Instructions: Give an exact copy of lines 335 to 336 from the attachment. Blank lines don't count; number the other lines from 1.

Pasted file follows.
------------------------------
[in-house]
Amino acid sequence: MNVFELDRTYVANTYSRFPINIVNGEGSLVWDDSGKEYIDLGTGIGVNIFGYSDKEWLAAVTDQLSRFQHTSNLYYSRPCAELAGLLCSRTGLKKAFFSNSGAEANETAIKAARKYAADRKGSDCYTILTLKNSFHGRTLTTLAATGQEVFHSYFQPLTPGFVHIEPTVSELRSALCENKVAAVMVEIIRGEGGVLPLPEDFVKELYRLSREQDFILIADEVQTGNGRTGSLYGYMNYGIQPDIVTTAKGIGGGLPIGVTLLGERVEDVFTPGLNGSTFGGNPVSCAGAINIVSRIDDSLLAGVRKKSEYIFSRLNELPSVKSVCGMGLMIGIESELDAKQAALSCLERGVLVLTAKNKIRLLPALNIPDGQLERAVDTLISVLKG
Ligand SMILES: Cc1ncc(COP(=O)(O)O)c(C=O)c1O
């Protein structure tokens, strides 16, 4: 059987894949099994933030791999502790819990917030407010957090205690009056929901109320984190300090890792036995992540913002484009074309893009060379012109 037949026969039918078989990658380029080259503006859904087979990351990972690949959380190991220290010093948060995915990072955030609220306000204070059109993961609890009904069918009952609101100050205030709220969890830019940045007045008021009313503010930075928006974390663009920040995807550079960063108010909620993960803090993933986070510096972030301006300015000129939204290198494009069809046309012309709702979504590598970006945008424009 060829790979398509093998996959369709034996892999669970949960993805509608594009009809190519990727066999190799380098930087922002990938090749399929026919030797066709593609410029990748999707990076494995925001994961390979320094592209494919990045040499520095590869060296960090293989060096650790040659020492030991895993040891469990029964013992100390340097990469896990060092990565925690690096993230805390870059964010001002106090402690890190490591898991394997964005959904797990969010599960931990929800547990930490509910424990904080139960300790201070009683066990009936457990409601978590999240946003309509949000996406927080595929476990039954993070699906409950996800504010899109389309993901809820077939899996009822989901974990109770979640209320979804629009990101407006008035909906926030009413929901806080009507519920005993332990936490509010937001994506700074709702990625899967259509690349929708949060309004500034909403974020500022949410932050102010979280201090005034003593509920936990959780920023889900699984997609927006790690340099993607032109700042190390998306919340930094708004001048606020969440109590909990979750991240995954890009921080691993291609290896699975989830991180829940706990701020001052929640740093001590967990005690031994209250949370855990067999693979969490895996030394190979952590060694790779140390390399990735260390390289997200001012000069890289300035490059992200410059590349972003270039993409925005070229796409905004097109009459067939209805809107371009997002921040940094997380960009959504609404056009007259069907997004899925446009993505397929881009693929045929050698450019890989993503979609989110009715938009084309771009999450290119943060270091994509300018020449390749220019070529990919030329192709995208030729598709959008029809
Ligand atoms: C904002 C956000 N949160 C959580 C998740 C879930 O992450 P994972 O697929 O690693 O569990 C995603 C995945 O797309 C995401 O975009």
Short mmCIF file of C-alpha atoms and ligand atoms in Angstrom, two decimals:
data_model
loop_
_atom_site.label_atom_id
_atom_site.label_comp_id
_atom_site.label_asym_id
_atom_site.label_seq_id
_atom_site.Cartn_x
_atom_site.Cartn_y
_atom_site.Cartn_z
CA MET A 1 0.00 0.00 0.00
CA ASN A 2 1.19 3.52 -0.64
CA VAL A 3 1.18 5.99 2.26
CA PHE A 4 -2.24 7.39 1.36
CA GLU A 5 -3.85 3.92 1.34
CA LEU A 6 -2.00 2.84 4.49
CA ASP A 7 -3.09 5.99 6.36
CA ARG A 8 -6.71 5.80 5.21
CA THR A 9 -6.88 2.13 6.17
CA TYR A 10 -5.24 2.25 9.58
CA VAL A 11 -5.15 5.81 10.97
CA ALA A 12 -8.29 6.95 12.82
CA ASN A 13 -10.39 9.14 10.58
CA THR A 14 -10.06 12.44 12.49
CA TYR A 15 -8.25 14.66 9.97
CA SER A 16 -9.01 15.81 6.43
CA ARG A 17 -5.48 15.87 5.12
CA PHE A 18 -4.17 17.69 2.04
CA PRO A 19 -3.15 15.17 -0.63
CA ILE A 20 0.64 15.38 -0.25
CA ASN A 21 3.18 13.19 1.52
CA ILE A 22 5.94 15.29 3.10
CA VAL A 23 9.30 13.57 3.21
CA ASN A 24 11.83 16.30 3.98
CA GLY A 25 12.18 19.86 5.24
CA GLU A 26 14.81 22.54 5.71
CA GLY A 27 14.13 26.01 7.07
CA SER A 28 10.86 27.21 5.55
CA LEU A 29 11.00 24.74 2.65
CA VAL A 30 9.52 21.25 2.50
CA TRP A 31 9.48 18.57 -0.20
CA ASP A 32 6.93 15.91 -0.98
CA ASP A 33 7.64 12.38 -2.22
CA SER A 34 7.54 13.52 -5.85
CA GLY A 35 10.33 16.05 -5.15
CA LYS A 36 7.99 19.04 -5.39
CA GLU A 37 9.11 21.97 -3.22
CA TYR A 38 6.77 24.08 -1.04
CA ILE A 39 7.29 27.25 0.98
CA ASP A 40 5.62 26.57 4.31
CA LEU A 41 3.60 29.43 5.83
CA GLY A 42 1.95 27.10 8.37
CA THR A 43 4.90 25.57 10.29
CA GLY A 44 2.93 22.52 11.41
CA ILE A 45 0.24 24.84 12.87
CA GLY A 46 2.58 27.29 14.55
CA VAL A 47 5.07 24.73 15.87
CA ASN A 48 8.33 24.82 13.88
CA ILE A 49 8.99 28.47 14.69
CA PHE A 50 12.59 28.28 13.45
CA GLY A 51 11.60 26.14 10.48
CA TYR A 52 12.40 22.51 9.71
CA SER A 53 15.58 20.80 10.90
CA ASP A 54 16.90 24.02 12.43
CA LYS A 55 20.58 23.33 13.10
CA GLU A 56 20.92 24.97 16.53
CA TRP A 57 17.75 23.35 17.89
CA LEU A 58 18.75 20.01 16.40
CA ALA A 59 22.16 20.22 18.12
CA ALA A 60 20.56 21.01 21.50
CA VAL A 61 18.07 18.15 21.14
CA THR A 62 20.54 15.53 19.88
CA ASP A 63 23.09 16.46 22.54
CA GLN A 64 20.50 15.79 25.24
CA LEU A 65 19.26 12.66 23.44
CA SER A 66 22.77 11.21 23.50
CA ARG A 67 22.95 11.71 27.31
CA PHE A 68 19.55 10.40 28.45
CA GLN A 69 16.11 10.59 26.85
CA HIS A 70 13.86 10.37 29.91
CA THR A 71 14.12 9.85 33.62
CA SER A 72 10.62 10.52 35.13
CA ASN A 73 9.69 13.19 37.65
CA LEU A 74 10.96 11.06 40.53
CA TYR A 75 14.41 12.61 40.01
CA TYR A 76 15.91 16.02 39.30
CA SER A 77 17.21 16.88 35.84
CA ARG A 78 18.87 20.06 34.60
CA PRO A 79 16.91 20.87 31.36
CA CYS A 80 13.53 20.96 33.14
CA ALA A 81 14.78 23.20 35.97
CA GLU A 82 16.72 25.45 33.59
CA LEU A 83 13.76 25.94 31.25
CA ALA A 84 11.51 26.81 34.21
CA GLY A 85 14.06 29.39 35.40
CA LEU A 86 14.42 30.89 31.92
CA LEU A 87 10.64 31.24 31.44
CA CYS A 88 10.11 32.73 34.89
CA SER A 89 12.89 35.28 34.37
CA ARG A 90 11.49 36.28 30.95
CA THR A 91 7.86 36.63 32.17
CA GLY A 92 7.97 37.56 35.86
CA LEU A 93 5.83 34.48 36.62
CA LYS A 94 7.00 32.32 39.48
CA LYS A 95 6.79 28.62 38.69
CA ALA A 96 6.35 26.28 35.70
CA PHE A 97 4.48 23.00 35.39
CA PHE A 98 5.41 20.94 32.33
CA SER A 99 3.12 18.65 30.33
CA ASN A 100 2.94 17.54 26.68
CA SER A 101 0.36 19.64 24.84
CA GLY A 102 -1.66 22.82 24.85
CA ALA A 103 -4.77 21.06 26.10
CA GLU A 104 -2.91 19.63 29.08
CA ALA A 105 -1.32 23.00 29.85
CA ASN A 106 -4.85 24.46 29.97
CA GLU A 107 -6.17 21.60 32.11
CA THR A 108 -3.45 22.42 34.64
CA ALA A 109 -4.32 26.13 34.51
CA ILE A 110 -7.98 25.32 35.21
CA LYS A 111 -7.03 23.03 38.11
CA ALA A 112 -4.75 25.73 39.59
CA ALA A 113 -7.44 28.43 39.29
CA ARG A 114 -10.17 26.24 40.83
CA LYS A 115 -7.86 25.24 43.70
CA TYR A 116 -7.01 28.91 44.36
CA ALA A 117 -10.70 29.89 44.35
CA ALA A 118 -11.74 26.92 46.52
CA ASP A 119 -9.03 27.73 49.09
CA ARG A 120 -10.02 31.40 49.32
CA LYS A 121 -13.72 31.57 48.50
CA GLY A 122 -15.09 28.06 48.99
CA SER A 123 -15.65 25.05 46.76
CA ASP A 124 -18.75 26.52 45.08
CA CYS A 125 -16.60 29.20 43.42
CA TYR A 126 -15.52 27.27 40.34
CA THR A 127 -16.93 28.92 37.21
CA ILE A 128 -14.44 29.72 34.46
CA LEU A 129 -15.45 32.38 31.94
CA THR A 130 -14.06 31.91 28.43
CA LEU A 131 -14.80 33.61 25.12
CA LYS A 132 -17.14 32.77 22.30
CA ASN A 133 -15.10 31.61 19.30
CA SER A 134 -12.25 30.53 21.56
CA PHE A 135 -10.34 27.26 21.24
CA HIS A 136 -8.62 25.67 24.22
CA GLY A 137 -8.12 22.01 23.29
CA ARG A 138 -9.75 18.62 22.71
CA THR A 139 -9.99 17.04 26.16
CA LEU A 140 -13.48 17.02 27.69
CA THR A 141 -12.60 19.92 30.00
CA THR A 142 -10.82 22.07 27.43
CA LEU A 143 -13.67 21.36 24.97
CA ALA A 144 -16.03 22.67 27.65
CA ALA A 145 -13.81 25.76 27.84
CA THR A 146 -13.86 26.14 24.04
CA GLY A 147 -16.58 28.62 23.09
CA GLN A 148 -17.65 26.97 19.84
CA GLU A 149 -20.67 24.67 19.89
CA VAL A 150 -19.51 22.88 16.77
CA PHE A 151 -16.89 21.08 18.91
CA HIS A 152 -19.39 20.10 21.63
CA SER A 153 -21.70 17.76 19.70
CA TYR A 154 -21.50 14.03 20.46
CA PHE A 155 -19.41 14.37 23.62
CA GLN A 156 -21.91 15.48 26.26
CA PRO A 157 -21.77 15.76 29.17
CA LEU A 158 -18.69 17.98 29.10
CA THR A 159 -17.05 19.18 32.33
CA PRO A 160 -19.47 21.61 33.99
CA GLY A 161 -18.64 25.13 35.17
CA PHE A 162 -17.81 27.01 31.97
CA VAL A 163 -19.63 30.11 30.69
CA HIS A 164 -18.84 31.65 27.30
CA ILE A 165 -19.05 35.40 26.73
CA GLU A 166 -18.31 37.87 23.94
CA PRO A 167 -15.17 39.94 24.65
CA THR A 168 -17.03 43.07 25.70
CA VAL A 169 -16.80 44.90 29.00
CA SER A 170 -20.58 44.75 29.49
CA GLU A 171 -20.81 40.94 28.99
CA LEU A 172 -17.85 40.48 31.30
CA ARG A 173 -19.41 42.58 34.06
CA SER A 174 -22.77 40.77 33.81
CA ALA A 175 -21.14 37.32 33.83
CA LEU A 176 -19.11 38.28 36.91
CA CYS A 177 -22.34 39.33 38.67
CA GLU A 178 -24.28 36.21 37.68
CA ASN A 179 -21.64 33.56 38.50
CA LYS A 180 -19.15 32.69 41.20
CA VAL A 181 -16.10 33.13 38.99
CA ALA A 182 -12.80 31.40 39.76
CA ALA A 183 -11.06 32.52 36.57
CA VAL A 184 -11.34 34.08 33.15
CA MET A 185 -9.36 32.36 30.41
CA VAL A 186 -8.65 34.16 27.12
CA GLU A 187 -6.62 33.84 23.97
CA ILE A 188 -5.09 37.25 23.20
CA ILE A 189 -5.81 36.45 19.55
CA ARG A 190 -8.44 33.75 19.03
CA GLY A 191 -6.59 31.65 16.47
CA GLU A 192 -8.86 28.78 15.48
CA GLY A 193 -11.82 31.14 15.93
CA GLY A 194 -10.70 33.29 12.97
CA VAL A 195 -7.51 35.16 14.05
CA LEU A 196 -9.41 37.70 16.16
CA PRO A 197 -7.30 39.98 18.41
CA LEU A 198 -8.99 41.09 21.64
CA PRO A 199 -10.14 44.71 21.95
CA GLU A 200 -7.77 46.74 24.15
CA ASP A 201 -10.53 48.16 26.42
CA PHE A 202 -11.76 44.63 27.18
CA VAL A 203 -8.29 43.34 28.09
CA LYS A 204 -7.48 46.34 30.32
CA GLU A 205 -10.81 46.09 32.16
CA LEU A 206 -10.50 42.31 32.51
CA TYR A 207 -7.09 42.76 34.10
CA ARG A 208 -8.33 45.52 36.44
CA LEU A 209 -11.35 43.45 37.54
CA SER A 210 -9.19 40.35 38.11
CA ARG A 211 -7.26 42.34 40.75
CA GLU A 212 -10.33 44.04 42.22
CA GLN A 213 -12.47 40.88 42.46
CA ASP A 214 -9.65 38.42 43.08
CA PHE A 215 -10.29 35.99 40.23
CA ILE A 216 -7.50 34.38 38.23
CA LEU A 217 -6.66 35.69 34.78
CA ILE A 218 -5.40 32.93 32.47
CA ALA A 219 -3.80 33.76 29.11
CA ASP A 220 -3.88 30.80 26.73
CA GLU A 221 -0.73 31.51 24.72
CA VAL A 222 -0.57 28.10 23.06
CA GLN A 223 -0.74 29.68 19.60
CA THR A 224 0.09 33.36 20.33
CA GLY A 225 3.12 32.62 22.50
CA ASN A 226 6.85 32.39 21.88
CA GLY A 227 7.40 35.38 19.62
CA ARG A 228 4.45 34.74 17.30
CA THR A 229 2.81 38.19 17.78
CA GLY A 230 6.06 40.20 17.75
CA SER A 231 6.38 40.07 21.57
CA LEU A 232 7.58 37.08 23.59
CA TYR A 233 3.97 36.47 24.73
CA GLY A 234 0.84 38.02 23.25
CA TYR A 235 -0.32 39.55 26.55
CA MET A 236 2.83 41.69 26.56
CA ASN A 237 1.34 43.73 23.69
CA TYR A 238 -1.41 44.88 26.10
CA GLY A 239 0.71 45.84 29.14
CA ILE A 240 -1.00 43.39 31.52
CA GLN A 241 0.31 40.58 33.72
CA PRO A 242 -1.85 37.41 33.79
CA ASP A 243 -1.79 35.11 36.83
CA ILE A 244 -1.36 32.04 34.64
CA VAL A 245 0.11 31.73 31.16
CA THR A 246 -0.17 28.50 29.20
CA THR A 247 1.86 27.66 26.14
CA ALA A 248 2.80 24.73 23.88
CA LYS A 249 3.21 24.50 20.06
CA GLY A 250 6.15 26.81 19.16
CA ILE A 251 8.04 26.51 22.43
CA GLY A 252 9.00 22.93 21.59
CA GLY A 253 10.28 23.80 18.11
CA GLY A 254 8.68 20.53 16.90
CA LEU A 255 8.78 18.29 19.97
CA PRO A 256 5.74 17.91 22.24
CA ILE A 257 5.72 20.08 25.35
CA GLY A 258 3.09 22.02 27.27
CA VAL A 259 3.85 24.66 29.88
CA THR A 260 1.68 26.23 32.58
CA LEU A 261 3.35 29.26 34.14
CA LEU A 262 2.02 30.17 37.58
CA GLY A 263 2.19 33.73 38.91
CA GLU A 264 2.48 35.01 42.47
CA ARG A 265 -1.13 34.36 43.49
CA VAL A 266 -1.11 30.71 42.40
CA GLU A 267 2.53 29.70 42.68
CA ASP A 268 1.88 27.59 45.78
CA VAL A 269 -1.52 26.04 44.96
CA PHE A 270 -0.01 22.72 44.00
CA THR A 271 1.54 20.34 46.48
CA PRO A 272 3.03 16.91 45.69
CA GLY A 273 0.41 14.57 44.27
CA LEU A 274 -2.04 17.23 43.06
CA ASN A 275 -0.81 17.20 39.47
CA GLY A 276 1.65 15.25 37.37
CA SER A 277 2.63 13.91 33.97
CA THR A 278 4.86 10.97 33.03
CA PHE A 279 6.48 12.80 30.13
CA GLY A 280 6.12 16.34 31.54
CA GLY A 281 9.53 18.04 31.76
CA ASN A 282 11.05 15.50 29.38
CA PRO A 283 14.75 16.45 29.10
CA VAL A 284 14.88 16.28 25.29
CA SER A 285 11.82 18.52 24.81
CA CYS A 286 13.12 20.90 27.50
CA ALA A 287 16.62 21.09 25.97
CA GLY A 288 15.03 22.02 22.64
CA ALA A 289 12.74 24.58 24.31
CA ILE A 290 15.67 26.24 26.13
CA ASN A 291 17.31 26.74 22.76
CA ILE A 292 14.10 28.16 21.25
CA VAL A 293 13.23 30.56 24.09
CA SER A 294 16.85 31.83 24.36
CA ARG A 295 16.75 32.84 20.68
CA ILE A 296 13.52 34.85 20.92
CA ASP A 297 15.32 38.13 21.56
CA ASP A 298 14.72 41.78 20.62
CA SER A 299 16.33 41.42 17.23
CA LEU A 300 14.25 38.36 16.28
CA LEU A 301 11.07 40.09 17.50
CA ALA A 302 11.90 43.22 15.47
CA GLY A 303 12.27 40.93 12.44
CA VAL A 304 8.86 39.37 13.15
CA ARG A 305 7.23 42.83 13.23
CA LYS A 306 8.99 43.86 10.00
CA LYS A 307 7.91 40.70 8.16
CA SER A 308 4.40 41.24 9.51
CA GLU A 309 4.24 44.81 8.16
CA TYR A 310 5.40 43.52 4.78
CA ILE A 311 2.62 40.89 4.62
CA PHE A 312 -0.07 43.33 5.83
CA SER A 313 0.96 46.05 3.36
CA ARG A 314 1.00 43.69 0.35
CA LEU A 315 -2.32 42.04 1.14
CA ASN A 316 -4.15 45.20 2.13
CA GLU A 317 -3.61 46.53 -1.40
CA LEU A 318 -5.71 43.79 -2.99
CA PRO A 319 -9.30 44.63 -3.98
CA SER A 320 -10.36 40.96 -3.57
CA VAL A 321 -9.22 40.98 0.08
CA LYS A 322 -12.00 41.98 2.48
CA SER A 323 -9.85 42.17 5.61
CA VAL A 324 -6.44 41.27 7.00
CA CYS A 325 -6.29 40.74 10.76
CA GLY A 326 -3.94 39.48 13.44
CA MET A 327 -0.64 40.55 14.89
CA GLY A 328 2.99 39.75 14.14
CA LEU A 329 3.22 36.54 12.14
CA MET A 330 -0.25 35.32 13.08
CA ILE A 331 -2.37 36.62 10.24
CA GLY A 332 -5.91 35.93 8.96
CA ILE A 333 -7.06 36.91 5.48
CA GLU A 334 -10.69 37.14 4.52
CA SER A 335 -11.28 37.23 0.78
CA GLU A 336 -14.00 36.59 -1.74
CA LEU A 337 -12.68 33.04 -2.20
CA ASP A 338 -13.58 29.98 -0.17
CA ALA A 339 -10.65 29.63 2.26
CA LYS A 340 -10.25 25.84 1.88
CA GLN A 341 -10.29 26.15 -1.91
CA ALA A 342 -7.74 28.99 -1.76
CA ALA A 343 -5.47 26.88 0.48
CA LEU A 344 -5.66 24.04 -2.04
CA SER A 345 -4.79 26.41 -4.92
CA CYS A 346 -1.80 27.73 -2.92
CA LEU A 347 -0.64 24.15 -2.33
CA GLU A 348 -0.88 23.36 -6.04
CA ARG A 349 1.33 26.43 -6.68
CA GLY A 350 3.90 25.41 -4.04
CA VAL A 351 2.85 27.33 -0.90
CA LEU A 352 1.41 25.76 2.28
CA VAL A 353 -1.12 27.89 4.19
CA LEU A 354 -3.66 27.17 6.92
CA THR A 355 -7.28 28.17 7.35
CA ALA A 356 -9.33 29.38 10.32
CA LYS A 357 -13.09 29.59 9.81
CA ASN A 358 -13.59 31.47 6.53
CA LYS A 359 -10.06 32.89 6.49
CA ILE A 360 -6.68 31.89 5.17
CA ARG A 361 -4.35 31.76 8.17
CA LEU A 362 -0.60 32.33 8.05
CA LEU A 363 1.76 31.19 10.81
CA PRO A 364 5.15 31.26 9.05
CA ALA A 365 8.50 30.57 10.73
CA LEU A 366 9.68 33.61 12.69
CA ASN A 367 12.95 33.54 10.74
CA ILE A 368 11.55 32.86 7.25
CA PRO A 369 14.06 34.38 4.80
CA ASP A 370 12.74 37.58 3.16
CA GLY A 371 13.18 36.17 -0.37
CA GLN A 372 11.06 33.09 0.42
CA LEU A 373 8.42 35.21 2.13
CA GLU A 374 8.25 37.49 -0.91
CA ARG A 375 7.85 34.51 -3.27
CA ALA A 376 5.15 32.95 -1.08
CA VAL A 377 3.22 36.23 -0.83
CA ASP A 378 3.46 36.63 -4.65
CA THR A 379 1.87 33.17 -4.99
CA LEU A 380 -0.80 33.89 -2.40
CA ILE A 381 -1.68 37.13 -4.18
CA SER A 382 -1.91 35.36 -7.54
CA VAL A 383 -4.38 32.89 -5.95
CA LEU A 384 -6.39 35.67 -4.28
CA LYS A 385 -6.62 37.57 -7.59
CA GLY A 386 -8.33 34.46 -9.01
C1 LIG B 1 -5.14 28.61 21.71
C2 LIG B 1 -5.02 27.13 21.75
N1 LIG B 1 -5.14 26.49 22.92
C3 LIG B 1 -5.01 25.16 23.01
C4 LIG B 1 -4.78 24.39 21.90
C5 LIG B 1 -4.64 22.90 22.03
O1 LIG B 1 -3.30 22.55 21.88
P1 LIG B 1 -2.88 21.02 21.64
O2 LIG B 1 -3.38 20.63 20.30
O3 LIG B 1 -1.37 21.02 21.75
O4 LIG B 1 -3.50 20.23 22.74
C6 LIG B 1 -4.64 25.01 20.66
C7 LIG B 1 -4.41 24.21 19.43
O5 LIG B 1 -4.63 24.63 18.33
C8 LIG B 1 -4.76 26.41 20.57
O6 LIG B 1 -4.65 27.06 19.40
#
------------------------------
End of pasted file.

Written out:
CA SER A 320 -10.36 40.96 -3.57
CA VAL A 321 -9.22 40.98 0.08